Tuesday, February 28, 2012

Melissa's blog post #2

Glee: On My Way Episode and its Representation of Bullying Today

            As we have learned in our class, the LGBTQ community has always been misrepresented, not represented at all, or widely ignored throughout history. On the television show Glee, Kurt has been a representation of the stereotypical flamboyant white, gay, male teenager in an Ohio high school. However in this specific episode a character named David Karofsky, who had ironically bullied Kurt for his sexual orientation, was bullied for being gay as well which led to his attempt to commit suicide. One scene in this episode shows David being verbally harassed both personally to his face and online as well, then his decision to end his life. This scene can be found in the link below. Fortunately David’s father found him with enough time to get him to the hospital and save his life. The following scene shows the principal discussing the issue with a group of teachers about how to tell the other students about the incident. The principal does not want to get involved, but the teachers stand up and bring up the question: “How can we fix or change this?”
            This scene brings up the many issues that Nan Stein discussed in her article, “Bullying, Harassment and Violence Among Students” such as the idea that the term bullying is too broad of a term, and that laws are not holding school administrators liable, therefore the responsibility of solving the problem is put on the victim (Stein 49). David receives abuse when his teammates write the word “fag” on his locker, and he is also harassed when they write words on his Facebook wall like “go back in the closet.”  Under some school policies, this is technically not bullying because there was no physical harm done to him. What does this say about our society nowadays? It should not matter how a person was abused because the in the end, the effect was an attempted suicide. In the scene, the school discusses how they should tell other students, but does not hold themselves responsible in any way. The principal wanted no further involvement in the issue and if it weren’t for the teachers there would not have been changes made in the school.
         This episode also applies to Mary Gray’s article “From Websites to Wal-Mart: Youth, Identity Work, and the Queering of Boundary Publics in Small Town, USA” because the show takes place in Lima, Ohio. It is depicted as the typical small town in the mid-west that is not very accepting of the LGBTQ community. It is an example of the arguments that Mary made in her article about what constitutes urban areas as gay-friendly zones that gay youths in rural areas should flock to (Gray 50). It also relates to her idea that technology plays a role in how these queer youths view their rural living areas (Gray 51). Kurt has verbalized in past seasons that the town needs to be more accepting, and that there are “only ignorant people here.” In this season both he and another character Rachel are trying to attend a performing arts college in New York. Though he wants to go for the love of the school, Kurt has also mentioned that it would be a more gay-friendly environment for him to live in.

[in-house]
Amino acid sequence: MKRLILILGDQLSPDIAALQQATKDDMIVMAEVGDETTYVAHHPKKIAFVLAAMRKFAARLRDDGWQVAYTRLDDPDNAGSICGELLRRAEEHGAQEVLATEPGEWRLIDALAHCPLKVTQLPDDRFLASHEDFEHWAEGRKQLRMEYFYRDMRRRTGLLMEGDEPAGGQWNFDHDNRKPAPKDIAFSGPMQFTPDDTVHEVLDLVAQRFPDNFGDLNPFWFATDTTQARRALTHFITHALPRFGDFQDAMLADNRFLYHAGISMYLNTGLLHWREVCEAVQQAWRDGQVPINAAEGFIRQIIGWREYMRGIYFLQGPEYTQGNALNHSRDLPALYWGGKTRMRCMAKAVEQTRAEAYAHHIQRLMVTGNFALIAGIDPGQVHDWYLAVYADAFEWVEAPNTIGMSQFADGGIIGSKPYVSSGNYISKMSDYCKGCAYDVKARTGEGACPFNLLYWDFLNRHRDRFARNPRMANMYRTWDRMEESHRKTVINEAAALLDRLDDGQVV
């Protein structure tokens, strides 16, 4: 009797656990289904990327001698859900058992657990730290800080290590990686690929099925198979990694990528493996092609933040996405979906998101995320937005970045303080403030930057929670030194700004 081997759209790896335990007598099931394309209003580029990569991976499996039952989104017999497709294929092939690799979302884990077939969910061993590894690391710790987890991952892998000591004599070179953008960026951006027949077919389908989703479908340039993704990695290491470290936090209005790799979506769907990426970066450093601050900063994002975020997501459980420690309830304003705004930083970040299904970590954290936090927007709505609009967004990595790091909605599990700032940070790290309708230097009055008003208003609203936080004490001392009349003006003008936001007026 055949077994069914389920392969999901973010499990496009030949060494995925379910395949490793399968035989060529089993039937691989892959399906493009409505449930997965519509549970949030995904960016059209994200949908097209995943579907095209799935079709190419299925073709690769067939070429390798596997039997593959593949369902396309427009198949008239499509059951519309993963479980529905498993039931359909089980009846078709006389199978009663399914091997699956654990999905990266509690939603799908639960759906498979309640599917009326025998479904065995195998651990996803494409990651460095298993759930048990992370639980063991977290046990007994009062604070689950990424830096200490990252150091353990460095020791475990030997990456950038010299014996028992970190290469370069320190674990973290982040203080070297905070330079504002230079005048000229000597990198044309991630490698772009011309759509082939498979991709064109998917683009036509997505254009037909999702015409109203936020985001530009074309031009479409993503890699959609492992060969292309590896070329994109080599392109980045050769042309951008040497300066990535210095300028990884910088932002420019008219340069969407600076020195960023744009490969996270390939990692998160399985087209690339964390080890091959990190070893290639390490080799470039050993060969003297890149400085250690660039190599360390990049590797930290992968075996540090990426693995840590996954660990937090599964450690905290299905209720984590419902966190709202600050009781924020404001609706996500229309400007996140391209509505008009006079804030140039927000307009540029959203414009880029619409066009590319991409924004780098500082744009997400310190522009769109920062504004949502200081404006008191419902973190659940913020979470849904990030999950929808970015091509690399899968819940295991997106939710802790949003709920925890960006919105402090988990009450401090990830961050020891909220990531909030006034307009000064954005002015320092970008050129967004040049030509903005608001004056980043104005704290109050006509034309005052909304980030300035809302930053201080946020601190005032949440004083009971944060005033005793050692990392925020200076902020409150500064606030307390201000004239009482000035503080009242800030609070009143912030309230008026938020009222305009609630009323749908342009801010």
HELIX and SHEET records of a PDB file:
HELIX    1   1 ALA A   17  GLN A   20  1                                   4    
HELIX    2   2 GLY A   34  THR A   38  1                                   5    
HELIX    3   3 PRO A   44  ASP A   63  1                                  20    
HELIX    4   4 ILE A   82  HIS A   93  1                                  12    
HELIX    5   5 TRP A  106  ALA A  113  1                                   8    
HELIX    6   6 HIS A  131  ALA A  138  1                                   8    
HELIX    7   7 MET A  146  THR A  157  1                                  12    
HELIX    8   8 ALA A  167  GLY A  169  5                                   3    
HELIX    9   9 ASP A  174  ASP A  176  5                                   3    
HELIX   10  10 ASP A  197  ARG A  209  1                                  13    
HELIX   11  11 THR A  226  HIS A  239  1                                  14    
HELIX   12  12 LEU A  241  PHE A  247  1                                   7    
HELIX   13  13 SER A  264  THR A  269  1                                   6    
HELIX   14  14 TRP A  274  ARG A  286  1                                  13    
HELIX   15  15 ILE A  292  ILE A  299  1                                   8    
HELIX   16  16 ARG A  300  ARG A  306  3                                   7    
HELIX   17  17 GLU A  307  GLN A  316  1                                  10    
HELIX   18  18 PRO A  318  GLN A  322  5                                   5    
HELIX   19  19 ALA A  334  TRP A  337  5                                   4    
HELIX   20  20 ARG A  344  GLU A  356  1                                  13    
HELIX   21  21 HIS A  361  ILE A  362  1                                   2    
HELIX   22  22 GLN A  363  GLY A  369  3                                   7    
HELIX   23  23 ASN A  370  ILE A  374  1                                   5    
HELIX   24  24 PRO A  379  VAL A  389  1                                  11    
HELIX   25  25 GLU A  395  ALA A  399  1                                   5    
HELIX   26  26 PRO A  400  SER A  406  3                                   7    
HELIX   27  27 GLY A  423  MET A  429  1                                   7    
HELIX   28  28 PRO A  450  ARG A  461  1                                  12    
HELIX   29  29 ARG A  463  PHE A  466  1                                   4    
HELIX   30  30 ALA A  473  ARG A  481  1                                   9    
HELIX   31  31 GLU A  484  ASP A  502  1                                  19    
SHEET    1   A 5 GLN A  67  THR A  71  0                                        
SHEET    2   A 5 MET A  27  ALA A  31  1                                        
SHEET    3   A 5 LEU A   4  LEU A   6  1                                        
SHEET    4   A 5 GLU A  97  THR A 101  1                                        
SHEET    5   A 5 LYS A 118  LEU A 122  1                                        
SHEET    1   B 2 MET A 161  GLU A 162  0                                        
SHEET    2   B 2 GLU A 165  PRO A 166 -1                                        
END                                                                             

This episode of Glee has depicted the LGBTQ community in rural areas, and has also depicted the troubles that are still faced with the community today: bullying and harassment. This scene is a good representation of the struggles that are still occurring today and still follow the LGBTQ community.

Stein, Nan, “Bullying, Harassment and Violence Among Students” 2007, volume 80

Gray, Mary “From Websites to Wal-Mart: Youth, Identity Work, and the Queering of Boundary Publics in Small Town, USA” American Studies, Volume 8

Glee season 3, episode 14 scene http://www.youtube.com/watch?v=oDFBnpmiIz4 

1 comment:

  1. What I found interesting about the bullying on Glee is how the bullying is treated in various situations. Karosfksy’s attempted suicide drew attention from the school administrators, but only after he was pushed to that point. In the episode, the teachers discuss the incident and how they all should have seen the possibility of Karofsky hurting himself. Unfortunately, they don’t really address the bullying as much as they address what he did to hurt himself. Again, there is a fundamental issue in how schools address and reprimand students for bullying, something that Nan Stein points out in her article. I would also like to point out how Karofsky’s situation was treated differently from Santana’s. In the episode “Mash Off”, she is essentially outed in the middle of a hallway by Finn after she throws insults at him. Santana is criticized for her insults, but Finn is hardly reprimanded for revealing her sexual identity to a large portion of the student population. I think this is an issue of identifying types of bullying. School administrators can see physical violence and insulting language as bullying, but as Stein points out, there is a disconnect when it comes to sexual harassment and bullying based upon one’s sexuality. Glee is notorious for depicting some sides of the LGBTQ community and certain aspects of bullying, but missing key issues in their attempts. As you pointed out, the fact that Kurt attempts to resolve things by telling Karofsky that things will be better once Lima is left behind is troubling. It makes it seem as though there is no hope that the administrators will make a change in the system because it is a rural, narrow-minded town. Rather than making Lima, Ohio the issue, it is the bullying and harassment should be changed, not the students’ location.

    Stein, Nan, “Bullying, Harassment and Violence Among Students” 2007, volume 80

    - (Carla De Santiago)